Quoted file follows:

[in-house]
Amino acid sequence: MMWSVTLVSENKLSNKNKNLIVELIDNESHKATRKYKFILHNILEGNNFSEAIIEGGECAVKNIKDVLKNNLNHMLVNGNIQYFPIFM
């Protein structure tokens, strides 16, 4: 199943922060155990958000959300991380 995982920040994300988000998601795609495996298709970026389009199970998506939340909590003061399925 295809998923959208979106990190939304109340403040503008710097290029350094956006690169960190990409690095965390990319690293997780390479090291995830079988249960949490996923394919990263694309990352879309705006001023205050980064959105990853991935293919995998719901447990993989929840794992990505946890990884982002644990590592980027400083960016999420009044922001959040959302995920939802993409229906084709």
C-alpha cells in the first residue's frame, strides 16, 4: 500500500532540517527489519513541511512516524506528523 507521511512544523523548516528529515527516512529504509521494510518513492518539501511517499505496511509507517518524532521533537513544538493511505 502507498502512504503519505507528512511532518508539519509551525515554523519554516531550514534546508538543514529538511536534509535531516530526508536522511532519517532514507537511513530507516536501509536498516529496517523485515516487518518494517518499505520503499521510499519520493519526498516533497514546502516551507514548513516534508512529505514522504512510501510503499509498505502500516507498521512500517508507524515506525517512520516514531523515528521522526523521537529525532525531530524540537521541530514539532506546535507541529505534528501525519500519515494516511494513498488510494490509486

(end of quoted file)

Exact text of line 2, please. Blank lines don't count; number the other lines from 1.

Amino acid sequence: MMWSVTLVSENKLSNKNKNLIVELIDNESHKATRKYKFILHNILEGNNFSEAIIEGGECAVKNIKDVLKNNLNHMLVNGNIQYFPIFM